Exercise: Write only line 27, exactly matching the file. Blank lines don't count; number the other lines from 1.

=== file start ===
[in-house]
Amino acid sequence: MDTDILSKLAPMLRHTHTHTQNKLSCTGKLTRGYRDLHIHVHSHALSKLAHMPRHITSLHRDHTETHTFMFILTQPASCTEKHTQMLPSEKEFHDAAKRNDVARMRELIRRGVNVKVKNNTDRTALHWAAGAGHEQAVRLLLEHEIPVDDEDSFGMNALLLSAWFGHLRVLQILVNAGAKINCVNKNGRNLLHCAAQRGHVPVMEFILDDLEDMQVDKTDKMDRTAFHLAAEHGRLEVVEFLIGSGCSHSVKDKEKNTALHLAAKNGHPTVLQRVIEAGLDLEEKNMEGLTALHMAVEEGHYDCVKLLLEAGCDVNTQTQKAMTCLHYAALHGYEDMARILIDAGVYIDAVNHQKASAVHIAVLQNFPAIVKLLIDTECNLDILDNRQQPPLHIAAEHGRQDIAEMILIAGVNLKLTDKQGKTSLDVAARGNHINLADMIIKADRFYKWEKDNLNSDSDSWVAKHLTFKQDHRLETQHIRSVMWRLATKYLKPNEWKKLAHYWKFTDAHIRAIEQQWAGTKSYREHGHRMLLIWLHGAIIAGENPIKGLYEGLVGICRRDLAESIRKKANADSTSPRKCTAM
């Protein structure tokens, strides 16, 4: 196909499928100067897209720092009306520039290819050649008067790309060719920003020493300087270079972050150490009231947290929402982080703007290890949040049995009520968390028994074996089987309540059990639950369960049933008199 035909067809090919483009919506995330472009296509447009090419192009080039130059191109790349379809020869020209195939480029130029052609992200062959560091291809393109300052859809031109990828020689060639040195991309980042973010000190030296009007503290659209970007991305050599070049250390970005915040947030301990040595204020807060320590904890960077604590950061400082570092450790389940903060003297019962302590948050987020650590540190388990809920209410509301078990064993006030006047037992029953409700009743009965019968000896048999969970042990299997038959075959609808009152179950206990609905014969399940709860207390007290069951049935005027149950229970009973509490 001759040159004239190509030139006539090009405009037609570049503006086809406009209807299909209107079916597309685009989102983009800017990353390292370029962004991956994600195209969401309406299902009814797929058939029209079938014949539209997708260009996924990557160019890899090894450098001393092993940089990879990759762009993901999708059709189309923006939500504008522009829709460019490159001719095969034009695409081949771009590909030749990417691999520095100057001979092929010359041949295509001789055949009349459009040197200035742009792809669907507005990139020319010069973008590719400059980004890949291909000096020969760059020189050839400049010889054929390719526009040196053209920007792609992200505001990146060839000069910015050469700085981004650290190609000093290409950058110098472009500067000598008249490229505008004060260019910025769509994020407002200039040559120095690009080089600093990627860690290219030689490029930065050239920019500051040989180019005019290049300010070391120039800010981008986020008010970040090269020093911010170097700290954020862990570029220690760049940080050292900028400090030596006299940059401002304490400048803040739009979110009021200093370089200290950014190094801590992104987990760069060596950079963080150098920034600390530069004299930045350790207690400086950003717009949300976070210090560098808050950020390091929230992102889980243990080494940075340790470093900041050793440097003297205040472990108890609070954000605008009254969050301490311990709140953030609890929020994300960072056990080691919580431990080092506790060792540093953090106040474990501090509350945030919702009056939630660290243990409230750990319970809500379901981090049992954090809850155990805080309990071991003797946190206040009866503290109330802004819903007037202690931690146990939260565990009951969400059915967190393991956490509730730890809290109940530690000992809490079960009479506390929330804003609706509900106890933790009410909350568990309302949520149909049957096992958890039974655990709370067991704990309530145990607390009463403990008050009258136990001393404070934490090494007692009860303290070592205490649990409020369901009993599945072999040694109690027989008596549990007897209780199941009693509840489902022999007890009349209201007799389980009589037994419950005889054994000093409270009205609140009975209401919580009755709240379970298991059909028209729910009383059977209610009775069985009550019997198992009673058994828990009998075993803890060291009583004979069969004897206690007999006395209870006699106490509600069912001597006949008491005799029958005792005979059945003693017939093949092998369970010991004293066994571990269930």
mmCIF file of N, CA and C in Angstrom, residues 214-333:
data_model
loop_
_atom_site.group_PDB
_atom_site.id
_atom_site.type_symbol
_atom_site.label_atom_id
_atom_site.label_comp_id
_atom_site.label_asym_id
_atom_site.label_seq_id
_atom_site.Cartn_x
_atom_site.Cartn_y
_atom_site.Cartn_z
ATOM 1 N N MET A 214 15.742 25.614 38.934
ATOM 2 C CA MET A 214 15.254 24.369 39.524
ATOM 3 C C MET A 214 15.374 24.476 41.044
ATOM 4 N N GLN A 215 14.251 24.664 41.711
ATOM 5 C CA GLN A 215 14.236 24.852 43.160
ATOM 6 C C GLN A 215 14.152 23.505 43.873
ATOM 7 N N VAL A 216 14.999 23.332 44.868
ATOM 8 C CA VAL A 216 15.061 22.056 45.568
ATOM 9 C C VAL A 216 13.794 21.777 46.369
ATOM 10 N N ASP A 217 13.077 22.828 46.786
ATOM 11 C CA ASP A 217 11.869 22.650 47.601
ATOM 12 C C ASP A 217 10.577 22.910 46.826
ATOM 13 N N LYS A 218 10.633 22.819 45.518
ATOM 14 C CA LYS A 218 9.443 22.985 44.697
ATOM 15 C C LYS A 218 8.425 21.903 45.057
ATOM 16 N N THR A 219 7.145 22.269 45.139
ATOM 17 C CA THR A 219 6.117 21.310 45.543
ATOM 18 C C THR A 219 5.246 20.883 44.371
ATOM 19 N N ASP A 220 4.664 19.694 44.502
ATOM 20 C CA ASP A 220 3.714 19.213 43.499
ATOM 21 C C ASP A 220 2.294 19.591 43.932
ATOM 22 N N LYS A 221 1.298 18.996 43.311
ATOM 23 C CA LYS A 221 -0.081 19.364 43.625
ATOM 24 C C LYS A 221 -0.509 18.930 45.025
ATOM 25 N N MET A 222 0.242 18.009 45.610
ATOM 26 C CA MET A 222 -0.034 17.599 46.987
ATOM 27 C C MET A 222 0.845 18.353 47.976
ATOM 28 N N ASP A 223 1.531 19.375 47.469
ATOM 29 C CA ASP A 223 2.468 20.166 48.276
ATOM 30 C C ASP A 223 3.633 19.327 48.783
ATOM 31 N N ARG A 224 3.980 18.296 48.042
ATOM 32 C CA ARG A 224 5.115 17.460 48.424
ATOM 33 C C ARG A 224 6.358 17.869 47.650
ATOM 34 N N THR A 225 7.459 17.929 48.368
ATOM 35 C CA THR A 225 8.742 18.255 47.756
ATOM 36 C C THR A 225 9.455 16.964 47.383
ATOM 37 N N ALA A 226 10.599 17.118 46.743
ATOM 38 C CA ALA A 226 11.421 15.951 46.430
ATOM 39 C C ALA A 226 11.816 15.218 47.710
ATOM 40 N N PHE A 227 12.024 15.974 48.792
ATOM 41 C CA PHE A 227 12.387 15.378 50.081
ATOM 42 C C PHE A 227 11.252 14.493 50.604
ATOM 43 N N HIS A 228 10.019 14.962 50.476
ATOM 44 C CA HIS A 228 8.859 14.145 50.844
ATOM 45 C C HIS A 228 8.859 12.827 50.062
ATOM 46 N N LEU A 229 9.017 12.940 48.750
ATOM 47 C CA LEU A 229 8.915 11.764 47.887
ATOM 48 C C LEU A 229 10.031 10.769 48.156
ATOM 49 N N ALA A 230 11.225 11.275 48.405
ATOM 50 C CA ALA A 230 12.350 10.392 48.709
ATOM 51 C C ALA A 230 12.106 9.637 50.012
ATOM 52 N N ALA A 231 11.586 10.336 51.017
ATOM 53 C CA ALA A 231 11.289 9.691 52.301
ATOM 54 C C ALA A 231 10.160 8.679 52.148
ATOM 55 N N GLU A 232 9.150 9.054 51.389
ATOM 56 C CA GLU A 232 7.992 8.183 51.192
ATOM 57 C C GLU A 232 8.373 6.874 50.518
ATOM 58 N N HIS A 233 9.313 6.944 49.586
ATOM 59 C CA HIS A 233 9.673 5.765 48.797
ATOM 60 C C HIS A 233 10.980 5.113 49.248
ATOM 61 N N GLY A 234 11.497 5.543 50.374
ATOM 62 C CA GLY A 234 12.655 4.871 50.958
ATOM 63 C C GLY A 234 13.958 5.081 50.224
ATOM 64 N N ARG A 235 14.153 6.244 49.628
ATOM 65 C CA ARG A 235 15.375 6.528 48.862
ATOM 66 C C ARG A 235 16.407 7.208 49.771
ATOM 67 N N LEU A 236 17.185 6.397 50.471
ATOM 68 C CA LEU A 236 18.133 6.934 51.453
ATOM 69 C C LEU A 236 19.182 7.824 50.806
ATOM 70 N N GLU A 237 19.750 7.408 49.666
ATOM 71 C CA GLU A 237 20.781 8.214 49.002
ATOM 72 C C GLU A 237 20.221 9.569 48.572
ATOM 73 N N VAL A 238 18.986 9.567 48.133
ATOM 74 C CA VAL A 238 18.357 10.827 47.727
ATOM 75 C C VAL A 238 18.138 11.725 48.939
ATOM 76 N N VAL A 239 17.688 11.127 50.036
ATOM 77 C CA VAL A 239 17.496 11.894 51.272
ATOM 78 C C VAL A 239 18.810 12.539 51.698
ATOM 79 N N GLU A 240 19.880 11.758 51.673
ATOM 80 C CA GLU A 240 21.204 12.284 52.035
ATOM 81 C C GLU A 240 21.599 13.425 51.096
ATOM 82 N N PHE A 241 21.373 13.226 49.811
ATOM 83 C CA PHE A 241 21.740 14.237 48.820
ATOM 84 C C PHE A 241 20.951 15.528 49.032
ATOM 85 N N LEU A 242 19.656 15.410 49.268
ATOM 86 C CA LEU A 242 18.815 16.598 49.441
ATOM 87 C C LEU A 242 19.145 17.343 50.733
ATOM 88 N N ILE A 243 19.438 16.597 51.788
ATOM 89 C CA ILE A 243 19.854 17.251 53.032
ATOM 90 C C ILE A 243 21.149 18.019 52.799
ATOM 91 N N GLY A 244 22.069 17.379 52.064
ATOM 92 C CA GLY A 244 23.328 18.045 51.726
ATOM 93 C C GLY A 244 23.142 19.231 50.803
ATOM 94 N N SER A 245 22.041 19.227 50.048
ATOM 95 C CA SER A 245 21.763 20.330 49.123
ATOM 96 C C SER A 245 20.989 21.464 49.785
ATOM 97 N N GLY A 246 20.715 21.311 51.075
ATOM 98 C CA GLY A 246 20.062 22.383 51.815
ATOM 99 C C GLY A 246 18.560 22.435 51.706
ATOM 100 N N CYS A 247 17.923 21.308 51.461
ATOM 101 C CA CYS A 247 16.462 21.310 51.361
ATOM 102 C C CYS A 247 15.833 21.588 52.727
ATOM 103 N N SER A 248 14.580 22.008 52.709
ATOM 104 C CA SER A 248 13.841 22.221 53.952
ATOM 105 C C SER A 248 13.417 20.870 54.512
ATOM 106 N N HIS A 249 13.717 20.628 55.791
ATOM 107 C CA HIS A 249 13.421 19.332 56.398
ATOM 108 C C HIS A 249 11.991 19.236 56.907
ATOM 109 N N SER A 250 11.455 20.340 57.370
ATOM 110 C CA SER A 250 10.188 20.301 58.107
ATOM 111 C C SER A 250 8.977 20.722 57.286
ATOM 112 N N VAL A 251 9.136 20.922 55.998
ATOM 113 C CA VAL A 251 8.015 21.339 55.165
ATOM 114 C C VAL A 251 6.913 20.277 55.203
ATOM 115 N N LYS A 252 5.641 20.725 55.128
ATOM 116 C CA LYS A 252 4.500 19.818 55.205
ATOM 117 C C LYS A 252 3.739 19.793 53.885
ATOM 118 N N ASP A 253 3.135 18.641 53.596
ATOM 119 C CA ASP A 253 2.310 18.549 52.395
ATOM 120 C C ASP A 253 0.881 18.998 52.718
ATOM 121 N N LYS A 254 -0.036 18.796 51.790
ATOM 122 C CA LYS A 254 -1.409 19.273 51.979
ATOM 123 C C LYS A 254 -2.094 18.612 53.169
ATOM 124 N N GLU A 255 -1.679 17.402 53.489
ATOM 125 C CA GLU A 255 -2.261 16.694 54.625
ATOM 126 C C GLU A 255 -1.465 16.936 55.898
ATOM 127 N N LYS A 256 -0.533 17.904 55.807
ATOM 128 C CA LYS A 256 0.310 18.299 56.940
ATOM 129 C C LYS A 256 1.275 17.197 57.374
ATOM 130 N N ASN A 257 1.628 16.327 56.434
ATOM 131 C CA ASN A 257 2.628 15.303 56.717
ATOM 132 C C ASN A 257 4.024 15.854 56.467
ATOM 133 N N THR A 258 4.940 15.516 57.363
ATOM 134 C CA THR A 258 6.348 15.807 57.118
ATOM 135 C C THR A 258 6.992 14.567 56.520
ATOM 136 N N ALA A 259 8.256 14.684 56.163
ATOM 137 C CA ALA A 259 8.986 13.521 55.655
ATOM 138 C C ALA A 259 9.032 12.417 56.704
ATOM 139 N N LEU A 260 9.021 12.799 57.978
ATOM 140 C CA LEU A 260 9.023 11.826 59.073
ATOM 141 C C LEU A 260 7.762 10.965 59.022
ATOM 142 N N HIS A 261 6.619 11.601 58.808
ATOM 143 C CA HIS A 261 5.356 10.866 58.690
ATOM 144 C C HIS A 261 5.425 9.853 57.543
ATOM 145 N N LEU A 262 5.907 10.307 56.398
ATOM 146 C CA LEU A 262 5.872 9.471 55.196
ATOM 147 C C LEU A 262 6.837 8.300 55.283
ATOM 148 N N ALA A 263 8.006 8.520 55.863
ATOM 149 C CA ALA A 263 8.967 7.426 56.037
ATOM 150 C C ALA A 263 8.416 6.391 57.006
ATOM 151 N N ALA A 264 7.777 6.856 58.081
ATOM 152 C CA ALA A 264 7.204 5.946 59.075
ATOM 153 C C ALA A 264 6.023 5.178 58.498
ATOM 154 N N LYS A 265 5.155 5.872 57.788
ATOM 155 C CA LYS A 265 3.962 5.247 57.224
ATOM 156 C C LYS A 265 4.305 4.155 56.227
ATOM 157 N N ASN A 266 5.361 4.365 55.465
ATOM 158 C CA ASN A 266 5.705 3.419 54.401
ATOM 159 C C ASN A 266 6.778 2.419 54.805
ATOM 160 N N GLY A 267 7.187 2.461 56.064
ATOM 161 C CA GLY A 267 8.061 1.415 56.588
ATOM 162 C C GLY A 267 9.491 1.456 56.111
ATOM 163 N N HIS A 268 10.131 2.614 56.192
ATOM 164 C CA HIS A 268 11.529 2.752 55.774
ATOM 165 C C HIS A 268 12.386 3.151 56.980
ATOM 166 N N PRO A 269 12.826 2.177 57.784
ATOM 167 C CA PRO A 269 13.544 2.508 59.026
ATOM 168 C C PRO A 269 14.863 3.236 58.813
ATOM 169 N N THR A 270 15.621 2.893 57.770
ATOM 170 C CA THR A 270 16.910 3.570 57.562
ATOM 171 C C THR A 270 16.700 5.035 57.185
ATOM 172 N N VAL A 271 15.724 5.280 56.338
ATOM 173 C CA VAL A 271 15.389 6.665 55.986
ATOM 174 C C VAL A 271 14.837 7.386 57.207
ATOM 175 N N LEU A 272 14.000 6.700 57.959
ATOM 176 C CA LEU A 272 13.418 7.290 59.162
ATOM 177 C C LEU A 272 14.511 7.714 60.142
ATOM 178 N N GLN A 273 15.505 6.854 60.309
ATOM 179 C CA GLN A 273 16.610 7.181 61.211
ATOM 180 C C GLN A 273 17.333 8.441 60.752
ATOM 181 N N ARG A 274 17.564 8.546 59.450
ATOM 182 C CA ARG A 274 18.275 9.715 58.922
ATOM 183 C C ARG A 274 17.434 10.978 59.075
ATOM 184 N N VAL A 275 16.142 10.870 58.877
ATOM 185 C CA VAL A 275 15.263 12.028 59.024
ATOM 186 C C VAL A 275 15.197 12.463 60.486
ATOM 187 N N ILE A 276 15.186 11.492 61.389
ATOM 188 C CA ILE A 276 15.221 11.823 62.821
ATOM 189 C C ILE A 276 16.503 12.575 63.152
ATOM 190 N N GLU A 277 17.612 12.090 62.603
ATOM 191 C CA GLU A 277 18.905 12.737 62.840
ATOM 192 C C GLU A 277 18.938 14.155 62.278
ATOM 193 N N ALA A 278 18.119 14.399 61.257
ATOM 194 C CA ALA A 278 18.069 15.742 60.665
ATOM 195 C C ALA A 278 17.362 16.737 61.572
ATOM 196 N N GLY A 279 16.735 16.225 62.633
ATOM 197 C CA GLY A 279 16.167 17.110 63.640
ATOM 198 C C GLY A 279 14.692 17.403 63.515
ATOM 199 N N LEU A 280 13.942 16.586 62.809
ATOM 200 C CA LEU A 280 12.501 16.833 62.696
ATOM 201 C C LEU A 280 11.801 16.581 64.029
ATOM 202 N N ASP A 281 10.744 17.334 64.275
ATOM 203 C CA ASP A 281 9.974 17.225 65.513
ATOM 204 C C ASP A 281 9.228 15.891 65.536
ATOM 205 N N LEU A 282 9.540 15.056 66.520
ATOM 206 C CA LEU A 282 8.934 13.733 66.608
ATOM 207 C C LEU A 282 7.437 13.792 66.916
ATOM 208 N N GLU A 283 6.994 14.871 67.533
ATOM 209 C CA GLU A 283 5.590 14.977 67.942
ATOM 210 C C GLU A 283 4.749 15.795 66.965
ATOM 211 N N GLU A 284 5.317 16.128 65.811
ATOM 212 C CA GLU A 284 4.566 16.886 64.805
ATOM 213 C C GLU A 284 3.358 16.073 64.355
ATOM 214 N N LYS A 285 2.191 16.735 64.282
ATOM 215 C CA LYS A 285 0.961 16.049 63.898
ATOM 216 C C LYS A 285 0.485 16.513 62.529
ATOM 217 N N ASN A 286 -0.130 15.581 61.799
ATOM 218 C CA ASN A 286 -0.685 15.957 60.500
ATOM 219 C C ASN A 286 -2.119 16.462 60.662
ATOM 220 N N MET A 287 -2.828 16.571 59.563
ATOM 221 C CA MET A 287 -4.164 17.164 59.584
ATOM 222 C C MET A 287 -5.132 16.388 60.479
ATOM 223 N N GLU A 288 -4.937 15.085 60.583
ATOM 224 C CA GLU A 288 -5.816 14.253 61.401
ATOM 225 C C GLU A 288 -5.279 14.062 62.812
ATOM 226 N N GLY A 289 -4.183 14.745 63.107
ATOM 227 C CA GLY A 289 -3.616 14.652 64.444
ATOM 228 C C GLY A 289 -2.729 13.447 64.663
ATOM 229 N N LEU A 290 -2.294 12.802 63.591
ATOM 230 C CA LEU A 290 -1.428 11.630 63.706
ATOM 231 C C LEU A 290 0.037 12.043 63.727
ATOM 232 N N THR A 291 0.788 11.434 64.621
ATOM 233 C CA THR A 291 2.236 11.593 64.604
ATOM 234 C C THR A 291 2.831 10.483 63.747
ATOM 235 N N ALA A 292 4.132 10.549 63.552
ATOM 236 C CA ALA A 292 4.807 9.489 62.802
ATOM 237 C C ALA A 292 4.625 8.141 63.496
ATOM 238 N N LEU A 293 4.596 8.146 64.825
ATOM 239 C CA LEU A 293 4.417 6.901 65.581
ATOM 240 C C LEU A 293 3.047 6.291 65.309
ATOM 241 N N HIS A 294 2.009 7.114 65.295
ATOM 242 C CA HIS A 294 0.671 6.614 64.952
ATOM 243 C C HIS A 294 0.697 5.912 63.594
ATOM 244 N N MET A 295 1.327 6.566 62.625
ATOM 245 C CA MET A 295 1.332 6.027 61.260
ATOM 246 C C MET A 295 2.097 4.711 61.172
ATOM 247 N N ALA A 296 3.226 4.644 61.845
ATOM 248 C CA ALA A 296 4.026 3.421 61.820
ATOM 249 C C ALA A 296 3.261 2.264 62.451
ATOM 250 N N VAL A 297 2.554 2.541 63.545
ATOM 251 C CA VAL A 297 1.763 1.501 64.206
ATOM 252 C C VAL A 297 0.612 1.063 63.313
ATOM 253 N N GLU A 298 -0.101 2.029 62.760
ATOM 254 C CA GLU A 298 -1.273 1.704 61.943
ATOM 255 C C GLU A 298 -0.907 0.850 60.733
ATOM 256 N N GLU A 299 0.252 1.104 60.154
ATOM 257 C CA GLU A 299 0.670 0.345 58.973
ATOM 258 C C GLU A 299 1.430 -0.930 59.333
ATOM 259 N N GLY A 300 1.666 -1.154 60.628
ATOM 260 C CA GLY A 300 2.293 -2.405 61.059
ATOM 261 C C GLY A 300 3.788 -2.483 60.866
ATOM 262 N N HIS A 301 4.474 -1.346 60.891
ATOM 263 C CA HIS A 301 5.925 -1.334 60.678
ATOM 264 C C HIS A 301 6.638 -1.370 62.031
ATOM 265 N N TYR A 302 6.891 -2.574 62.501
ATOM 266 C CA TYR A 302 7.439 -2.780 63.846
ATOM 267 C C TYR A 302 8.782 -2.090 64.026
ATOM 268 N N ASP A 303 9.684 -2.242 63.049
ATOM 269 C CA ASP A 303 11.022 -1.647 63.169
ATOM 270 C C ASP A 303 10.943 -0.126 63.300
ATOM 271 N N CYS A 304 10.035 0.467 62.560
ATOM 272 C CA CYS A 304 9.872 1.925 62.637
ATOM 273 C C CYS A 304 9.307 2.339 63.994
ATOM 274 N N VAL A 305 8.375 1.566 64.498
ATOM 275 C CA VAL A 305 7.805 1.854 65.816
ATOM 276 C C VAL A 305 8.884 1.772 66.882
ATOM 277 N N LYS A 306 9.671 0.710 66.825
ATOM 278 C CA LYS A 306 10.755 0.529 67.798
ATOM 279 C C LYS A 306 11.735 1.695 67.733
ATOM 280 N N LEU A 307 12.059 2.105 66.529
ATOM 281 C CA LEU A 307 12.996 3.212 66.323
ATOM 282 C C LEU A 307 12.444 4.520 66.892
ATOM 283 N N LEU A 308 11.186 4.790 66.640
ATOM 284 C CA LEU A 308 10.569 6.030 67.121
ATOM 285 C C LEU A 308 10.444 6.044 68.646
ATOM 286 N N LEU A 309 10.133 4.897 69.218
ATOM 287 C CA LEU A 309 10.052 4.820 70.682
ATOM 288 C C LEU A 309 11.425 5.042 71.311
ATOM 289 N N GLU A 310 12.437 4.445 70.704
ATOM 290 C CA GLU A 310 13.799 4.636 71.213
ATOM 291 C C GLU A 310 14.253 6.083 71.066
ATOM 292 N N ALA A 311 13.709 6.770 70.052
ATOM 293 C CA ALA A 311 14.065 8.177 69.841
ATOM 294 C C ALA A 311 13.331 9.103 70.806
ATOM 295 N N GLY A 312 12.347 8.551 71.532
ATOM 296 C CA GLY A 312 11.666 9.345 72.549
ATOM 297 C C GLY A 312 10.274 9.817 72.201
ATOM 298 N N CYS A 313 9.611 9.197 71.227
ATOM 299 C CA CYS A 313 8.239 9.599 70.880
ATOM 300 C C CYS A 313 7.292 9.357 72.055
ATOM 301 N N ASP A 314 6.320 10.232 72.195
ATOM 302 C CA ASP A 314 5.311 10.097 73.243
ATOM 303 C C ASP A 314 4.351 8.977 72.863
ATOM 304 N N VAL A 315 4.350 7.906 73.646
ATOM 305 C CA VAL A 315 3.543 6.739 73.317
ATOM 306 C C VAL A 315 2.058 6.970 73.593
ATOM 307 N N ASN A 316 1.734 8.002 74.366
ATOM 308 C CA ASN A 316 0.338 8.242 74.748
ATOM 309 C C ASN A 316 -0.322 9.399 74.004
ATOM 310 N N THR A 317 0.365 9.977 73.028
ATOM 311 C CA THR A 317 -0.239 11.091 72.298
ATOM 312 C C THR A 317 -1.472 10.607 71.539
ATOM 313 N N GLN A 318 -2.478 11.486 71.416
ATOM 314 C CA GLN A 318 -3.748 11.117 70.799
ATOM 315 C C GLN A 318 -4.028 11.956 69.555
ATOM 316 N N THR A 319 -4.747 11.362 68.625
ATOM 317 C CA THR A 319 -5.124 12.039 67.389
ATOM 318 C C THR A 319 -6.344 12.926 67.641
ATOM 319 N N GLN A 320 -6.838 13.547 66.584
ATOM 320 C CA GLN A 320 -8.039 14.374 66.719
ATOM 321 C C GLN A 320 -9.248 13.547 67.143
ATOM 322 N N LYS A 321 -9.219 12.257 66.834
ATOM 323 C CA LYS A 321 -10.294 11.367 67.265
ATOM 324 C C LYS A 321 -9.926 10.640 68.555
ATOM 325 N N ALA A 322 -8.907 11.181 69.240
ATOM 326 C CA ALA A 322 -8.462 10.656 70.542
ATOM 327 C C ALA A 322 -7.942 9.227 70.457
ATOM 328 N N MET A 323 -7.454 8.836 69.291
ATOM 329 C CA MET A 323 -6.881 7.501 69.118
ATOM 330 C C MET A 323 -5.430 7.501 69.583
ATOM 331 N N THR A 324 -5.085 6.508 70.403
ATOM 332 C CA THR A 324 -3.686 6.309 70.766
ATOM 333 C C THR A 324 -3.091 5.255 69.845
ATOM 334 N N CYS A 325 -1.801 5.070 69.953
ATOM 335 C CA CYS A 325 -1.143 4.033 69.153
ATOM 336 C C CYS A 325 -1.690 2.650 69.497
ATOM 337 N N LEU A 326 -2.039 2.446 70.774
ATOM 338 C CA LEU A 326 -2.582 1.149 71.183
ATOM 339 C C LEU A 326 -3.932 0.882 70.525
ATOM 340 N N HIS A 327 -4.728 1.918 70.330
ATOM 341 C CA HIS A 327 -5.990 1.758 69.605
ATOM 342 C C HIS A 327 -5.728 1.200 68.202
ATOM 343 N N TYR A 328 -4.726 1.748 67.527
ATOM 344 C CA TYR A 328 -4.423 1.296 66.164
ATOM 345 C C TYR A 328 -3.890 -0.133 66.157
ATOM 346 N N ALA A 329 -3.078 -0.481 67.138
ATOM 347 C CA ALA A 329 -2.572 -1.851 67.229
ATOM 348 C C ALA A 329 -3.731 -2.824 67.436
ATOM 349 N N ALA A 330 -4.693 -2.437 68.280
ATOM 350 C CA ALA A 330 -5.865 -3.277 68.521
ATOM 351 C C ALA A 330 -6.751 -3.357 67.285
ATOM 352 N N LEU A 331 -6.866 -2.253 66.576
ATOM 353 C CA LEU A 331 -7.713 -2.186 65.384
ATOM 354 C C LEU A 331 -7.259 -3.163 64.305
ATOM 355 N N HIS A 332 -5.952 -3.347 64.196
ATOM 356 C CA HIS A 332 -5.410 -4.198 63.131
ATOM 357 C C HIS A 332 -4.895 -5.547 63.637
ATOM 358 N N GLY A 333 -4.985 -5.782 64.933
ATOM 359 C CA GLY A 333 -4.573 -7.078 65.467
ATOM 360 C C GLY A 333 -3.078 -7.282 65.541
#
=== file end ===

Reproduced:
ATOM 11 C CA ASP A 217 11.869 22.650 47.601